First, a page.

Regional brewers, their staff, and brewery supply representatives gathered at Capital Brewery on Saturday to make this year's Common Thread, a French-style Bière de Garde.
Madison Craft Beer Week is approaching, and local breweries are getting ready to toast its arrival. Over the weekend, 10 brewmasters, along with a few assistants and ingredient suppliers, joined together at Capital Brewery to create Common Thread -- a beer made collaboratively for release during the May festivities.
The "week" actually spans 10 days, running from May 3-12. So far, about 75 different venues -- restaurants, bars, breweries and brewpubs -- are hosting more than 300 events. These include special tastings, releases of one-time-only brews, dinners pairing local brewers with some of the city's finest chefs, and educational programs.
Common Thread is at the center of Madison Craft Beer Week. It was first brewed last year, with the inaugural style a "Wisconsin Common," inspired by the California Common (Steam) beer made popular by Anchor Brewing of San Francisco. The 2012 Common Thread was a balanced session beer that was versatile with food.
This year's Common Thread is a Bière de Garde, a style originating in northern France, where it has been traditionally brewed as a farmhouse ale over winter and early spring, then served over the hotter summer months to farmers and field hands. Its name means "beer for keeping." The beer is generally golden- to copper-amber in color, light- to medium-bodied, and very effervescent.
The group brewed two batches, totaling about 50 barrels of beer, over a 12-hour day that began at 6 a.m. on Saturday, March 16. It was a chance for local brewers to work together, placing aside any feelings of competition over beer recipes and distribution.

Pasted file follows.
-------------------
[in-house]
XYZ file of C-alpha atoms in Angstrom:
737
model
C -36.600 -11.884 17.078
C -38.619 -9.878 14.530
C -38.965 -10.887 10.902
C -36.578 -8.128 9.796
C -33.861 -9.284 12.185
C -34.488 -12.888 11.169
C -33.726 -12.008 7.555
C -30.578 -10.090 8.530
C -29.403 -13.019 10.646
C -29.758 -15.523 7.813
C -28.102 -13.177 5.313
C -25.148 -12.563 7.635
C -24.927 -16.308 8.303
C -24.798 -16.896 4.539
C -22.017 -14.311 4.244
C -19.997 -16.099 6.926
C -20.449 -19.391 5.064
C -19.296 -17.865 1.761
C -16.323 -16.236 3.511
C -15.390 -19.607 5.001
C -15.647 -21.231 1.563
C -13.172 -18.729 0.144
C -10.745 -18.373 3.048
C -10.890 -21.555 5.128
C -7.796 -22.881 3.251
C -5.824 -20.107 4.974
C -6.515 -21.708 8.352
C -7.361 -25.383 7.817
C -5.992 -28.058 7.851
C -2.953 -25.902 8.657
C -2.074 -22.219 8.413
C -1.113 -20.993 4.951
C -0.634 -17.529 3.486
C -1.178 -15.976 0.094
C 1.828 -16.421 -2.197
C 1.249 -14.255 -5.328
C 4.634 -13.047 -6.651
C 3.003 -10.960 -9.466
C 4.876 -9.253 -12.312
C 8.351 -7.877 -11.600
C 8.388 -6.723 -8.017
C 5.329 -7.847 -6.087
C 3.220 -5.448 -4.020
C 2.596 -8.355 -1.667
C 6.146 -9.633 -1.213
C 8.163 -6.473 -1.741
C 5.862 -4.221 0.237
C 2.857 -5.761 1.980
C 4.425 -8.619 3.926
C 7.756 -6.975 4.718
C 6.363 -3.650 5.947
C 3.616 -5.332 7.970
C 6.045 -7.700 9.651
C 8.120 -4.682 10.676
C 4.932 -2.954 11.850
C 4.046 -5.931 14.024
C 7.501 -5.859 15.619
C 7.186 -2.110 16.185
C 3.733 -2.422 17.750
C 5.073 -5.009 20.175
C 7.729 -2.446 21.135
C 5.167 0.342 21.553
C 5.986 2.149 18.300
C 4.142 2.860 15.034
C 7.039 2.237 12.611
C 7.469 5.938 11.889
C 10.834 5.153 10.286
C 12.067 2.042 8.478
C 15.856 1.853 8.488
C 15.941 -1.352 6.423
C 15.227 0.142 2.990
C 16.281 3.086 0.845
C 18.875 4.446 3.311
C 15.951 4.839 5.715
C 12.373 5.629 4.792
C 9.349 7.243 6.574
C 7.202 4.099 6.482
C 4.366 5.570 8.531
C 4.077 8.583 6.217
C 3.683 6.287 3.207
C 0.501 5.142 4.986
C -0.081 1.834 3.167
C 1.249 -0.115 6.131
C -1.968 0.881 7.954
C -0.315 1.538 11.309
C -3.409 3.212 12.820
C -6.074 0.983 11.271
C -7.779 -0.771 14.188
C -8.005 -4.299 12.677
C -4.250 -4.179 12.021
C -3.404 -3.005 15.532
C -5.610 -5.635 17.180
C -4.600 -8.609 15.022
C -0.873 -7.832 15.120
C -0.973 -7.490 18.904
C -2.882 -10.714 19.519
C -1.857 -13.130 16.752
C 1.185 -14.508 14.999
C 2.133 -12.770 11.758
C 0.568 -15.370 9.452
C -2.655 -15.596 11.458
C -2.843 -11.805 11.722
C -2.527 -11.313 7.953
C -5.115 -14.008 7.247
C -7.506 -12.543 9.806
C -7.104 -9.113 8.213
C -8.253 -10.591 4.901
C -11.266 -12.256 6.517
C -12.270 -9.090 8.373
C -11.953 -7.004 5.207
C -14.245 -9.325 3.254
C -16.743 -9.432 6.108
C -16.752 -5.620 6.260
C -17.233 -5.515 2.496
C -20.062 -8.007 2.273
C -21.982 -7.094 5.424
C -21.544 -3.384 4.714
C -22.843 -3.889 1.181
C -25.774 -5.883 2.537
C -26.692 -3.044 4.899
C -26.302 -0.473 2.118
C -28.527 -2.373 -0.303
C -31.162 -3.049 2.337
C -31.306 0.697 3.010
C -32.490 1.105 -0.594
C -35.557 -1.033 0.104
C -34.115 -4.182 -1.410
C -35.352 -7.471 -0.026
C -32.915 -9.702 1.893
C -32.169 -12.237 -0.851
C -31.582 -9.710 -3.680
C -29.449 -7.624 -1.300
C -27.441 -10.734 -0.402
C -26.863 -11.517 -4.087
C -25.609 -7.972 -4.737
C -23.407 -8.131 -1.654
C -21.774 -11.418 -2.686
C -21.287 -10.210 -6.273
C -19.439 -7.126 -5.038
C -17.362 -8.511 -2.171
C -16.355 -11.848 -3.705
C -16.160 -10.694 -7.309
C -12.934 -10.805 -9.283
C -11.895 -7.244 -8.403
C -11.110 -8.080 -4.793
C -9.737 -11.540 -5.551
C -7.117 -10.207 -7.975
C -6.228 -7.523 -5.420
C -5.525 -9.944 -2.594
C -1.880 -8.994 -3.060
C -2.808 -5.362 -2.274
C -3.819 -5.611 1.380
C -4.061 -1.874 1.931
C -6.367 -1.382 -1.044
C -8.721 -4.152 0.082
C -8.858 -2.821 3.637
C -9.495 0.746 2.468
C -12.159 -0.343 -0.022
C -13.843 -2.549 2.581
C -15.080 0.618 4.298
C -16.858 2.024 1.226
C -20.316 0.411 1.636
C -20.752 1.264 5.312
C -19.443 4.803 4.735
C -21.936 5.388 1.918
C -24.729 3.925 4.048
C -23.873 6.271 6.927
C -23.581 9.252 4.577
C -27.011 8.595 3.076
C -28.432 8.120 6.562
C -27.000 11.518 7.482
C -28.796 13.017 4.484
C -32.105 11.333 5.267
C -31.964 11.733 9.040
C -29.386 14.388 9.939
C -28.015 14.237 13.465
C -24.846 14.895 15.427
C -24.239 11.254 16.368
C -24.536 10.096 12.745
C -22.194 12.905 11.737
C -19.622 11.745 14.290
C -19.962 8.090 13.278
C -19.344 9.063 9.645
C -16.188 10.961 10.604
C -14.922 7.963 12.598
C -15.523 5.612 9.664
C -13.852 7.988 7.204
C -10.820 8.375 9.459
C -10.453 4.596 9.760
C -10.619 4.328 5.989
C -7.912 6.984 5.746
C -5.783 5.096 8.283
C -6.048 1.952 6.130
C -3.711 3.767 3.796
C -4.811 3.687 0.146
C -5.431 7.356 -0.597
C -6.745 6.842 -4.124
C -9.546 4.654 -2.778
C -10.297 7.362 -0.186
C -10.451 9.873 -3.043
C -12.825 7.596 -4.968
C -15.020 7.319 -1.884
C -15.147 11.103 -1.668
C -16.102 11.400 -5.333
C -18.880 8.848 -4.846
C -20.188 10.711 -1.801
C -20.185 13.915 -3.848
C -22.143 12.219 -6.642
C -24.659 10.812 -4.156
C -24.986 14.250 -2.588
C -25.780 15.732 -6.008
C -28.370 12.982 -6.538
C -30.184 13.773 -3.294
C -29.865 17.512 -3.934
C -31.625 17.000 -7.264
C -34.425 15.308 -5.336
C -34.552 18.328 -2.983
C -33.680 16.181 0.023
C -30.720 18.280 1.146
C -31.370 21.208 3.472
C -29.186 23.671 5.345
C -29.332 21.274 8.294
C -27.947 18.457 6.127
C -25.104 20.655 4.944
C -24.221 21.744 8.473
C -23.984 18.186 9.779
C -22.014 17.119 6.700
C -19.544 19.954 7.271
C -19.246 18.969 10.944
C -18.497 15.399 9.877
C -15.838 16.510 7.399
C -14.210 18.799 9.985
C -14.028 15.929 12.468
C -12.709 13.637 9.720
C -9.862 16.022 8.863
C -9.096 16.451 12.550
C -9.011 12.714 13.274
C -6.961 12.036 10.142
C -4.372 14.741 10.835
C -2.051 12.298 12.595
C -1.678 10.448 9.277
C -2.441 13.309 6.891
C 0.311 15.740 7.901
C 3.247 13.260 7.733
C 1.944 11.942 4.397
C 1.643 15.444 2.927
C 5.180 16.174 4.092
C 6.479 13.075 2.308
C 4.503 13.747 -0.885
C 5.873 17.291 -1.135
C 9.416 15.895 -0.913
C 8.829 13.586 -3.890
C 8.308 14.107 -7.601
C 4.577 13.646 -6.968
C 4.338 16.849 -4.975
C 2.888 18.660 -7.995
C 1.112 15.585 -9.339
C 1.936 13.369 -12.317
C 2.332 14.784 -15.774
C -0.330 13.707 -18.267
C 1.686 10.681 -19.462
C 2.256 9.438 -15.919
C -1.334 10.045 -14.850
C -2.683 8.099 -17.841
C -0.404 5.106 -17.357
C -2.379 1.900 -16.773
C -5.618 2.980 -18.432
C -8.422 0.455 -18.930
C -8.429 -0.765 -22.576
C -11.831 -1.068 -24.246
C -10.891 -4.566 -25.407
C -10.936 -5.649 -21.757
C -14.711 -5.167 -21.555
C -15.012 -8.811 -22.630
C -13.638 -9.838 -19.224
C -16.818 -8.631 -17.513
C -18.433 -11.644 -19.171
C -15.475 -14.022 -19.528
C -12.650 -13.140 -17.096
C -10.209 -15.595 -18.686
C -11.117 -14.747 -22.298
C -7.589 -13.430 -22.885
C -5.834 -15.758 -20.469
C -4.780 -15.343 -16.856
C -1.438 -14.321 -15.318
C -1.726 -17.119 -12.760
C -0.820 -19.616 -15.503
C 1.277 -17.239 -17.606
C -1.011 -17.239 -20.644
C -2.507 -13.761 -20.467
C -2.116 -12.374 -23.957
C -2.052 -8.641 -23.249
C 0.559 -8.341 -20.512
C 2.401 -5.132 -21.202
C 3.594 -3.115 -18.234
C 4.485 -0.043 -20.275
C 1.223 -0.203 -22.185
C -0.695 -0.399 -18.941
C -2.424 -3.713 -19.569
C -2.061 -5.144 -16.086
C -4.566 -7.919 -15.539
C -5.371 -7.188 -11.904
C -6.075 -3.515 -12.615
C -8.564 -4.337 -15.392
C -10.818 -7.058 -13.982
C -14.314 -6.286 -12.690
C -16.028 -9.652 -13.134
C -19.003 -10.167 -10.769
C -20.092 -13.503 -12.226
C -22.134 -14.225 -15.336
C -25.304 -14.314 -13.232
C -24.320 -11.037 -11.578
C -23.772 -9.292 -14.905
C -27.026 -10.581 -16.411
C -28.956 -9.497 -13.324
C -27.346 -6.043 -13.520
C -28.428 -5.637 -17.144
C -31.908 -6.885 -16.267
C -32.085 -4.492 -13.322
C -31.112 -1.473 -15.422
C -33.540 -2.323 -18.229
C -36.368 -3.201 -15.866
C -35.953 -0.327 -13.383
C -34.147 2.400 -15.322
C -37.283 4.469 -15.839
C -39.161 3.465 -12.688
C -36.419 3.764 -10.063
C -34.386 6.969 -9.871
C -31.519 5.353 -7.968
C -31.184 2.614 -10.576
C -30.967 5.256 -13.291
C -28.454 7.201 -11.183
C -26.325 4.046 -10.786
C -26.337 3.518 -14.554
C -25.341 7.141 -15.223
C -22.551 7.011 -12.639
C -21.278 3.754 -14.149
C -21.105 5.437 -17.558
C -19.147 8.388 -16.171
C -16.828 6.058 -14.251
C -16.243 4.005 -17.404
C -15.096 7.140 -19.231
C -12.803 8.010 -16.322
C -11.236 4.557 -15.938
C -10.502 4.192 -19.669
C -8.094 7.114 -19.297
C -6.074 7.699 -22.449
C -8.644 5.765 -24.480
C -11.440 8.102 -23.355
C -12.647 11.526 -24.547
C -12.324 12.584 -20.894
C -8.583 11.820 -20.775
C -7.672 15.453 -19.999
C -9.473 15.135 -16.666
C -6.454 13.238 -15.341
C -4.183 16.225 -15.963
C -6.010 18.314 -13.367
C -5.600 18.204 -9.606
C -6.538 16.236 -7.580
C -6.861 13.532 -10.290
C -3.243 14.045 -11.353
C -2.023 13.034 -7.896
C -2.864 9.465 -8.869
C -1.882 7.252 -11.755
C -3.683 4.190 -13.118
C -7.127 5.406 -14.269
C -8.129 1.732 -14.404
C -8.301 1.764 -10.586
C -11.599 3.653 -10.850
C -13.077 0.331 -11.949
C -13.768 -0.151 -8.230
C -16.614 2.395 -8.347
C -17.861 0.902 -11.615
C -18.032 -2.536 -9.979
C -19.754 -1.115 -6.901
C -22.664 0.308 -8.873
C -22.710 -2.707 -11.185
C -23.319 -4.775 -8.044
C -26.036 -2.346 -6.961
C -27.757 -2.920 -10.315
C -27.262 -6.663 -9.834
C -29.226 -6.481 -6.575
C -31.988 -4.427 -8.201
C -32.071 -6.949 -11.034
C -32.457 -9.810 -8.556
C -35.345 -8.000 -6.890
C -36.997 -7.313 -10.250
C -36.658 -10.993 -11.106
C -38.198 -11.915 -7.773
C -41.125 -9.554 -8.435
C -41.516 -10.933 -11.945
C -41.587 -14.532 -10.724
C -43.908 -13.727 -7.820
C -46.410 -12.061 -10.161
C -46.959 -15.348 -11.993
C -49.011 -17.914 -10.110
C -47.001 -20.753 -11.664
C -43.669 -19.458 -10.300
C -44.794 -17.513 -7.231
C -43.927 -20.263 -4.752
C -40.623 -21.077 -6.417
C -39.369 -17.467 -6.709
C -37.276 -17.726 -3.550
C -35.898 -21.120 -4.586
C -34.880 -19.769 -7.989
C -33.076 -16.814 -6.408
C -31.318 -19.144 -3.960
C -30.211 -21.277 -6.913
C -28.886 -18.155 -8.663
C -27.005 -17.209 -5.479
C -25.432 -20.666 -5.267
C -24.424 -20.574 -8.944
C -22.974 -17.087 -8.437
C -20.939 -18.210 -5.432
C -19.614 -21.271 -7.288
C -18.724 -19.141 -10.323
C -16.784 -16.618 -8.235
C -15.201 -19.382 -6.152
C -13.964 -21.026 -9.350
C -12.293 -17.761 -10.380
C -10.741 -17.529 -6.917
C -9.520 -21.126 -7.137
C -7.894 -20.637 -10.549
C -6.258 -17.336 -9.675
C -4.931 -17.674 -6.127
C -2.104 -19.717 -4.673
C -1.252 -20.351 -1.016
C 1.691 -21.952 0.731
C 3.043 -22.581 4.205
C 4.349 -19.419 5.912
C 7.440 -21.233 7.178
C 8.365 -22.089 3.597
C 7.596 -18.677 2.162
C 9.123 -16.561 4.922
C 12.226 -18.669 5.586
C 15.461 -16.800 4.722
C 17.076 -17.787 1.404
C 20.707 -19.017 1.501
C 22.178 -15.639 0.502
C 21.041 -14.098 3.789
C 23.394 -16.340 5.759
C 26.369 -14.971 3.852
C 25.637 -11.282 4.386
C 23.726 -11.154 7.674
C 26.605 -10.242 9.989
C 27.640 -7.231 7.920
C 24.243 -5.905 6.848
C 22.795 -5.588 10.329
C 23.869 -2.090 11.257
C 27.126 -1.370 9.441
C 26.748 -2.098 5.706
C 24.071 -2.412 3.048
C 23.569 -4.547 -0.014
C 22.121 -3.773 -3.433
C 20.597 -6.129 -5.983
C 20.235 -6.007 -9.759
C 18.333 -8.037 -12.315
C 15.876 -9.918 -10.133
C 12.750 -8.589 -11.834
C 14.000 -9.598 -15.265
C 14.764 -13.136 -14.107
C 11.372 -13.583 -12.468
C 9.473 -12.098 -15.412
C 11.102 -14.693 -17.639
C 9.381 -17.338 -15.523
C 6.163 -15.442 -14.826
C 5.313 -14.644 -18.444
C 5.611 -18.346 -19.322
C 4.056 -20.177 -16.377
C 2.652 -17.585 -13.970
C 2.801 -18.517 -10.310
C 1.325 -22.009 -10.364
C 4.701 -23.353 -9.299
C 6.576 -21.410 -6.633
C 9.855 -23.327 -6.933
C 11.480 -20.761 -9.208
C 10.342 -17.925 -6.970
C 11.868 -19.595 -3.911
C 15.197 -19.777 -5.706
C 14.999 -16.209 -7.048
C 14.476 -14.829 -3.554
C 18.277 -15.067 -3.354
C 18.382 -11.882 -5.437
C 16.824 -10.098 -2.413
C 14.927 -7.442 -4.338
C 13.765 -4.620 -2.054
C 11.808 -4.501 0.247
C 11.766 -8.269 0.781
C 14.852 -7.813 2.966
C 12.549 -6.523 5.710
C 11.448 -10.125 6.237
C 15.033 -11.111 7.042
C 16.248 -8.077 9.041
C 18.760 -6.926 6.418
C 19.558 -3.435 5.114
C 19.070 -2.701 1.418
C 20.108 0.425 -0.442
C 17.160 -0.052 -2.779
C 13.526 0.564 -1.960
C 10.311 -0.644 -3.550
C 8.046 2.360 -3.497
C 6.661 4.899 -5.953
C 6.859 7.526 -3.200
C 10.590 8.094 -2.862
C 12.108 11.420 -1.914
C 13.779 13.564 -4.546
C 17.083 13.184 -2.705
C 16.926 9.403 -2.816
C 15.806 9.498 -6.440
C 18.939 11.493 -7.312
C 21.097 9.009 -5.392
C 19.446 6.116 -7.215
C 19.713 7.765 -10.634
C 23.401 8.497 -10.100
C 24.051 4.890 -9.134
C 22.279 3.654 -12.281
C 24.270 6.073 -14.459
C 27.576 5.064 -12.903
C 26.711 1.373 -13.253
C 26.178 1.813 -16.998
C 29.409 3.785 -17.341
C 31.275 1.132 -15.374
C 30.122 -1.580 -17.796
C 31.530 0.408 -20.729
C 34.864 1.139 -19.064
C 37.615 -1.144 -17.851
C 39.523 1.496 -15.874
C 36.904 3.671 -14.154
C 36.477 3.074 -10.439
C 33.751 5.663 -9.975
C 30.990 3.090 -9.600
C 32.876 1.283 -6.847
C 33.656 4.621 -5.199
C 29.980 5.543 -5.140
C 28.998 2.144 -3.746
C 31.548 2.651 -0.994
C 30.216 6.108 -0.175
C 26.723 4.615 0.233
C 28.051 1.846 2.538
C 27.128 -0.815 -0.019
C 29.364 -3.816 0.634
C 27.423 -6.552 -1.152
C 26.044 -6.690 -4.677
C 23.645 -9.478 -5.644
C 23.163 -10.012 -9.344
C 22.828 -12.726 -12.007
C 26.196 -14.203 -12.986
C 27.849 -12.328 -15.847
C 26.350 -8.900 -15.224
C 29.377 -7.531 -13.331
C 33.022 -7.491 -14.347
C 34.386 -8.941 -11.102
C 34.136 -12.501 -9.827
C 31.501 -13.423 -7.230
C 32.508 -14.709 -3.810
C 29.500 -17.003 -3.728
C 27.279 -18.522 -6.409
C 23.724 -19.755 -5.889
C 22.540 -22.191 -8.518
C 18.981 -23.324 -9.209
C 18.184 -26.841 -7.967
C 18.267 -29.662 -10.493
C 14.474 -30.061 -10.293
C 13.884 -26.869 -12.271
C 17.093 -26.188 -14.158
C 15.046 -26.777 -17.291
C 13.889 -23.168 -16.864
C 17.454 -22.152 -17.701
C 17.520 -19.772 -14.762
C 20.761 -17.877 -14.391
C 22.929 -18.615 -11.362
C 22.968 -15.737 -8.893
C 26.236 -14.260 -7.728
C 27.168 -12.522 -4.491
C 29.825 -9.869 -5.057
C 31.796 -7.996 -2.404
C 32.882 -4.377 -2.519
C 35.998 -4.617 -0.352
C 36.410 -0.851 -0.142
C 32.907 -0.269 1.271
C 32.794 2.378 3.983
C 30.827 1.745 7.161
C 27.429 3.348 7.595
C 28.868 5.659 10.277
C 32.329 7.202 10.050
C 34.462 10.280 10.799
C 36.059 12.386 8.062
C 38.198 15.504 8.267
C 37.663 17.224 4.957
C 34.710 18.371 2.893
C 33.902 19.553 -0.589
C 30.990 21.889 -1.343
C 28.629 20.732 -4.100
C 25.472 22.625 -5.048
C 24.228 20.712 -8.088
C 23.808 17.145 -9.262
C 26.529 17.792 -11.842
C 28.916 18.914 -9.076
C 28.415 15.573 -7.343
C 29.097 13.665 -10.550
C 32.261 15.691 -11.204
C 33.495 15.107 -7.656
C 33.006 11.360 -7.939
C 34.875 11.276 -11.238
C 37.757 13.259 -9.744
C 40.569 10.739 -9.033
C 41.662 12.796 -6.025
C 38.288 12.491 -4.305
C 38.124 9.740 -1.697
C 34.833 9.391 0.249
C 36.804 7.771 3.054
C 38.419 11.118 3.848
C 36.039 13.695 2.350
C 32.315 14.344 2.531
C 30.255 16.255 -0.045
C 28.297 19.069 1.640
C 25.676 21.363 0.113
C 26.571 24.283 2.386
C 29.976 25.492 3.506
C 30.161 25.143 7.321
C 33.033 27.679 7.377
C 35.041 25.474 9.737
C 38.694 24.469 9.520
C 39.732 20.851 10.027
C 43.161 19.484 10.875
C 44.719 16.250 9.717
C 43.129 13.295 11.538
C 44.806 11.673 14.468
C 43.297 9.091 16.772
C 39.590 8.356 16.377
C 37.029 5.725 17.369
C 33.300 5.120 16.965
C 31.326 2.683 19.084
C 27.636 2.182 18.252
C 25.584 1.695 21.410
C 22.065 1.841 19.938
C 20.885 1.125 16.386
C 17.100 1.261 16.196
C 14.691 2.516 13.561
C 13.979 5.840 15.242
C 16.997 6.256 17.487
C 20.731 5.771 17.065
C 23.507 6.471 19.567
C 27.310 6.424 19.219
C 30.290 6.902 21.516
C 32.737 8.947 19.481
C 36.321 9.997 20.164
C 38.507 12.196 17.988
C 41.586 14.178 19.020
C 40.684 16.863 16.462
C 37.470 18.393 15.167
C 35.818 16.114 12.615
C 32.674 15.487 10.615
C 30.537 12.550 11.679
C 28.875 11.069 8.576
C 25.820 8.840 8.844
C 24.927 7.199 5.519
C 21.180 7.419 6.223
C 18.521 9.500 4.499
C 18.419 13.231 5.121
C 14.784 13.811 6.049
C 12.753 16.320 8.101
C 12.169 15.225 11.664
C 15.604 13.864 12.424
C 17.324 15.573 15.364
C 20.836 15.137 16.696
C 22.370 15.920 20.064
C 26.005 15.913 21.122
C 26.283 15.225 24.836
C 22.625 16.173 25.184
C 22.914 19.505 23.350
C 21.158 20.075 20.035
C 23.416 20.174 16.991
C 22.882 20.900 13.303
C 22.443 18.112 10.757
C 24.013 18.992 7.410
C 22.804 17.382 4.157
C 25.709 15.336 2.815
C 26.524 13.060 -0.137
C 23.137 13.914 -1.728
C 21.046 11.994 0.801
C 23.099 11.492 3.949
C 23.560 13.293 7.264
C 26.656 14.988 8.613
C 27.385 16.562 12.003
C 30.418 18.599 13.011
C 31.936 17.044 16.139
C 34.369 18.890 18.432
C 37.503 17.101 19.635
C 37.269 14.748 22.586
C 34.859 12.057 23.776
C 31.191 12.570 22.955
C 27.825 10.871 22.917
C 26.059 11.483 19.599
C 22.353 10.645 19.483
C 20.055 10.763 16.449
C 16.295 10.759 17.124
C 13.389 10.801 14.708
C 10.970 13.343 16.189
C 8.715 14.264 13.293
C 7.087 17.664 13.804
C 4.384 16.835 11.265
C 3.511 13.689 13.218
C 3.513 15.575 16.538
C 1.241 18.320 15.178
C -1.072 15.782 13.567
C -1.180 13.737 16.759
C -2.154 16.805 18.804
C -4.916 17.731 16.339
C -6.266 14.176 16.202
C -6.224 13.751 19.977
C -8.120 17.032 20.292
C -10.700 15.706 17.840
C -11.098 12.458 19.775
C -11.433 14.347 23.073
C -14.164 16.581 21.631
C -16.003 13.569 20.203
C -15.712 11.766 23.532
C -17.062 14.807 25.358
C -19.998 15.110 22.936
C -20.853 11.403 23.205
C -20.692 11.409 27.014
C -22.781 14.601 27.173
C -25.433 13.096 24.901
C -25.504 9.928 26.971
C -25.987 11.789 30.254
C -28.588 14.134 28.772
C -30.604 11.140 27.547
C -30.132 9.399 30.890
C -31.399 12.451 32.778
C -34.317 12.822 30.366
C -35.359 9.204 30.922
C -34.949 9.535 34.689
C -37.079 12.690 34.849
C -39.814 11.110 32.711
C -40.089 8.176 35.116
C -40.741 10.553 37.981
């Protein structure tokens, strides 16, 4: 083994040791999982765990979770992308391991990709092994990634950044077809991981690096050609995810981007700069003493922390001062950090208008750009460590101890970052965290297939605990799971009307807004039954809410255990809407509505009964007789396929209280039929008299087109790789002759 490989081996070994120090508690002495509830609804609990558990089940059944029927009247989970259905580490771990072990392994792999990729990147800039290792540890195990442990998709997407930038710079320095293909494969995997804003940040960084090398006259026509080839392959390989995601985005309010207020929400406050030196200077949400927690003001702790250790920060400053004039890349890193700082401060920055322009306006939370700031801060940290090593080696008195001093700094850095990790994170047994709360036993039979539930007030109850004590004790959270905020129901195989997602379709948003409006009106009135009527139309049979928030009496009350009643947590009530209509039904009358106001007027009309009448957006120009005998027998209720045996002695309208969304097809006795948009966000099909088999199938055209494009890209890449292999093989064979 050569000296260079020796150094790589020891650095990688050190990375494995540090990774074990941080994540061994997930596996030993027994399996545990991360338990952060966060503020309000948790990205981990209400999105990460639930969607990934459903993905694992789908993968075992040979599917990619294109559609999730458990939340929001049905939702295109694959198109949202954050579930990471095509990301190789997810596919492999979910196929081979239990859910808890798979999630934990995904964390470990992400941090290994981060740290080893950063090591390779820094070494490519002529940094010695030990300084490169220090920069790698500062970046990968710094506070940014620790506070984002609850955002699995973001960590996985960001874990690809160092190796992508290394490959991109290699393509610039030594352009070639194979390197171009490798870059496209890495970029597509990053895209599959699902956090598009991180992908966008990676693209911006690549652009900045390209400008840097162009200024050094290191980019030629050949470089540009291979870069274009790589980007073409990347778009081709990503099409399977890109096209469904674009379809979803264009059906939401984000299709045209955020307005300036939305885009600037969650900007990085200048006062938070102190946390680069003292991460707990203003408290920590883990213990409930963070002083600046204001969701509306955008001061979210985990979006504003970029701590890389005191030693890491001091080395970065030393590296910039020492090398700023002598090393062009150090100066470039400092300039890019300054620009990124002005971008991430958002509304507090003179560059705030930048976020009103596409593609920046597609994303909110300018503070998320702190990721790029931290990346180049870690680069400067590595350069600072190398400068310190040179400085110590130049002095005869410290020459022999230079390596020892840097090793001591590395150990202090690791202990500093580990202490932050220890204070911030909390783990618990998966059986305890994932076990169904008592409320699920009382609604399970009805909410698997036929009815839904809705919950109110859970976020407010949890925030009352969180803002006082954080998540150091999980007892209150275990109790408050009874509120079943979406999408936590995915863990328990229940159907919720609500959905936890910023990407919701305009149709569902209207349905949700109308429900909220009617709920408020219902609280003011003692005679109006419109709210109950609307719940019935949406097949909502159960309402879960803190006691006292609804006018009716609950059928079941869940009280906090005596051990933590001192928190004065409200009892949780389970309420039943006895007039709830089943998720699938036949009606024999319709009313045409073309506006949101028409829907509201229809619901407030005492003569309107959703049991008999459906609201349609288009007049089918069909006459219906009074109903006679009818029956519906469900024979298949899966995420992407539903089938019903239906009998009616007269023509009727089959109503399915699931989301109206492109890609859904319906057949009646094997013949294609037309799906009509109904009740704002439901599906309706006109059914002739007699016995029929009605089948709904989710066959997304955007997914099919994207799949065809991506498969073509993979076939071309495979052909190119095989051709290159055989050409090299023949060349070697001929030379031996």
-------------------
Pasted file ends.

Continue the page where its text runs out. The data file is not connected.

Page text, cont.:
Collaborating on a recipe can be challenging for 10 opinionated brewers. "We got the crazy notion that a group of competing craft brewers could get together and invent a tasty new brew and have a blast brewing it," says Scott Manning of Vintage Brewing. And indeed, there's more joint creativity than rivalry.
Much of the malt and all of the hops in this year's Common Thread were grown in Wisconsin. The barley came from the Ashland area, grown on land managed by brewmaster Bo Belanger of South Shore Brewery. The hops, a variety called Brewer's Gold, were donated by Gorst Valley Hops of Mazomanie. Many of the specialty malts in the beer were provided by Briess Malting of Chilton. The beer even has a touch of Wisconsin clover honey from the Mazomanie farm of Frank Holzman. (The ingredients and brewing process are further detailed in a video shot on Saturday.)
"We do this to toast our town and its beer culture, to support local agriculture and industry, and as a tribute to our common bond as scientists and artists in the cause for good beer," says Manning.
Over the course of Madison Craft Beer Week, Common Thread will once again be offered in brewpubs and brewery tasting rooms of the participating brewers. These include Capital Brewery, the Great Dane, the Grumpy Troll, House of Brews, Karben4, Lake Louie, One Barrel Brewing, Potosi Brewing, Vintage Brewing and Wisconsin Brewing. It will also be on tap at several of the city's beer bars and restaurants, and a special commemorative stemmed tasting glass will be sold in many of those venues.
Profits from Common Thread are given to the Wisconsin Brewers Guild to use statewide in promotion of craft brewing. Last year, the collaborative beer raised over $4,000.